Don’t Make Investing Decisions Based on the VIX
The VIX is more of a road sign for investors to consider
Think you know what the VIX signals? Do you sell equities when the VIX is high and buy when the VIX is low? Or sell equities when the VIX is low and buy when it’s high? Well, both of those investment strategies are flawed.
Referred to by the press as the “investor fear index,” the VIX is technically the ticker symbol for the Chicago Board Options Exchange Volatility Index, which shows the market's expected volatility. First introduced 25 years ago, the VIX has evolved and today it is a widely referenced measure of market risk – on a forward basis.
Calculated daily, the VIX uses the price of options on the S&P 500 and estimates how volatile those options will be between the current date and the option’s expiration date.
In Real Terms
Although it’s usually not referred to in percentage terms, technically the VIX should be because it represents an expected range of movement of the S&P 500 Index at a “confidence level” of 68% – which is one standard deviation of the normal probability curve.
Here is an example: let’s say the VIX is quoted at 15. This represents an expected annualized change in the S&P 500 Index of plus or minus 15% – with a 68% probability of being true. In other words, the VIX is predicting with 68% probability that the market will move within a 30% range (plus or minus 15%).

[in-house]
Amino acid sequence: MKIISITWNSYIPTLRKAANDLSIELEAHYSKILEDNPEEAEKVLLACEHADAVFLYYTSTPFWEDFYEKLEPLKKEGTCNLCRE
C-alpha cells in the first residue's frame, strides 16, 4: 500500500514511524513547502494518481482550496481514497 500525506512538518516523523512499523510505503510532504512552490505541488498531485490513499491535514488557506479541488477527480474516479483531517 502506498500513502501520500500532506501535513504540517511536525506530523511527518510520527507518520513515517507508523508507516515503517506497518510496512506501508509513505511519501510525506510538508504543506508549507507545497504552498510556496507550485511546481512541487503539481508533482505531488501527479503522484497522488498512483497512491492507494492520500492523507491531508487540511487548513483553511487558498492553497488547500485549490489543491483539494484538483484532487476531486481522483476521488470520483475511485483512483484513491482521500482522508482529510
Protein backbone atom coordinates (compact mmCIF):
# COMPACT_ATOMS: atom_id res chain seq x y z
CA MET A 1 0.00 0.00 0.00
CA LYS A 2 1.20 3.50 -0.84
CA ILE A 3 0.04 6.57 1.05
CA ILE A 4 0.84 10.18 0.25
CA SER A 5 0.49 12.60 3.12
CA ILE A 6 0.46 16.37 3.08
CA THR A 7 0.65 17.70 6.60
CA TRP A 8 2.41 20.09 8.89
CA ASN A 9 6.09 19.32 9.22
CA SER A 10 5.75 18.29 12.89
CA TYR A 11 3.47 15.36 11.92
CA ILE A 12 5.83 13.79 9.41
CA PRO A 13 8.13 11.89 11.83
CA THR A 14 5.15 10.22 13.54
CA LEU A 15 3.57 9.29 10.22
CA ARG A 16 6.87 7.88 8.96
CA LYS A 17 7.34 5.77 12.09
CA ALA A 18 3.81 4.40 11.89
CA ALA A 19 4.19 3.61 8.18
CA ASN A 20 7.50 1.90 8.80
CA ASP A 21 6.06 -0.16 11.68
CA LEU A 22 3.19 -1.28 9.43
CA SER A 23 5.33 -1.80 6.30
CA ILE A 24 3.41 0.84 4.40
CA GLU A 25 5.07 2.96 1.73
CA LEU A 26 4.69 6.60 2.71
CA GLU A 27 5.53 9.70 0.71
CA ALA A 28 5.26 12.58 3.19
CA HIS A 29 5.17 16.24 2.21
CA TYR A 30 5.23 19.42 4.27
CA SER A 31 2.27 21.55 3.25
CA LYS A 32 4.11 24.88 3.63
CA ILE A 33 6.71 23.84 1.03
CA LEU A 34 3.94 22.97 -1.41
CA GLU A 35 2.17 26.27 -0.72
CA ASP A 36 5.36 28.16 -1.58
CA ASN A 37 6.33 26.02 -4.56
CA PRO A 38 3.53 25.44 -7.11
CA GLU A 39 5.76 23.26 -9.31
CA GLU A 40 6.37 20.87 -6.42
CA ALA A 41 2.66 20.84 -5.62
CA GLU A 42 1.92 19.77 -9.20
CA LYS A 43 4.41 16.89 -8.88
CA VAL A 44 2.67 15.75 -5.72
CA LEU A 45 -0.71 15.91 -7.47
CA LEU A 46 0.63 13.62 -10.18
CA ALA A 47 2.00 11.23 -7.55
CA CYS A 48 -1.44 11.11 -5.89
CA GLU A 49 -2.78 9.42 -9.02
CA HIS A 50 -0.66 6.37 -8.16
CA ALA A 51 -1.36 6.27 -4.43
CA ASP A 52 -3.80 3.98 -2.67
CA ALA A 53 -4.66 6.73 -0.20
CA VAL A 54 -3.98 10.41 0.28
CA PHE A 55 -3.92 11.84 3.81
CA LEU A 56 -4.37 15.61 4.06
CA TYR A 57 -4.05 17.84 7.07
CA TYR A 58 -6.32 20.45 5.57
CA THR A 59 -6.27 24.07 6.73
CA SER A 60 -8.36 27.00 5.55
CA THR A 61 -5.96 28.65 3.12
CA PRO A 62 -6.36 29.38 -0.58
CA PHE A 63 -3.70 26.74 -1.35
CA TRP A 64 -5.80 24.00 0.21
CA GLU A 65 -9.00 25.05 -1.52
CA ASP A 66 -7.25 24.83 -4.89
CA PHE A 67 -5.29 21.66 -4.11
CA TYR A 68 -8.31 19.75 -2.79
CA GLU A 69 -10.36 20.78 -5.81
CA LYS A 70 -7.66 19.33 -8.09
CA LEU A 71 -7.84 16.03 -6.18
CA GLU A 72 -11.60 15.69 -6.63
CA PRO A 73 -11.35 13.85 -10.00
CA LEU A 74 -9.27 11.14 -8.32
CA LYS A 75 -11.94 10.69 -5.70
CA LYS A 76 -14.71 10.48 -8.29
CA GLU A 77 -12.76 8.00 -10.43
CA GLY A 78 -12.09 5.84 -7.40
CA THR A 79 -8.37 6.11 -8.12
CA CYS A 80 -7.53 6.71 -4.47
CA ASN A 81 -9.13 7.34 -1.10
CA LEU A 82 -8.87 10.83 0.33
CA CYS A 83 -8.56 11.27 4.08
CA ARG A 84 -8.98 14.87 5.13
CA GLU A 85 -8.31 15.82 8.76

Let’s say the VIX is quoted at 30. This represents an expected annualized change in the S&P 500 Index of 30% - up or down – with a 68% probability of being true.
Remember, volatility is both on the upside and downside.
Before you decide to reduce or increase your exposure to equities, call me to discuss.
Selling/Buying When the VIX is High?
Some investors just ride it out when the VIX spikes, as it did in late January and early February, along with the first 10% market correction in years. Other investors take to heart this “fear index” description and actually increase their equity exposure when the VIX spikes and decrease their equity exposure when the VIX declines. And other investors do just the opposite.
But according to a study conducted by Tyler Muir and Alan Moreira, finance professors at UCLA and the University of Rochester, the stock market’s average return following high VIX readings is not statistically different than it is following low readings.
Muir further went on to say that investors miss this point because they myopically focus on the strong stock market performances that have occurred when the VIX was particularly high. But, he said, some of the lowest stock market returns have come after high VIX readings.
So, instead of considering the VIX a “fear index,” consider it to be a sign letting us know that the road ahead will be a bit bumpier.
Here is What We Should Discuss
February was the market's worst month in two years, with an estimated $5 trillion of market value wiped out. Why? Because of volatility? Or for other reasons?
In very simple terms, February’s selloff was driven by a lot of factors: a faster than expected rise in real rates chief among them. But remember, some worry is to be expected because the second longest bull market run in history – which started almost 9 years ago this month – will not go on forever.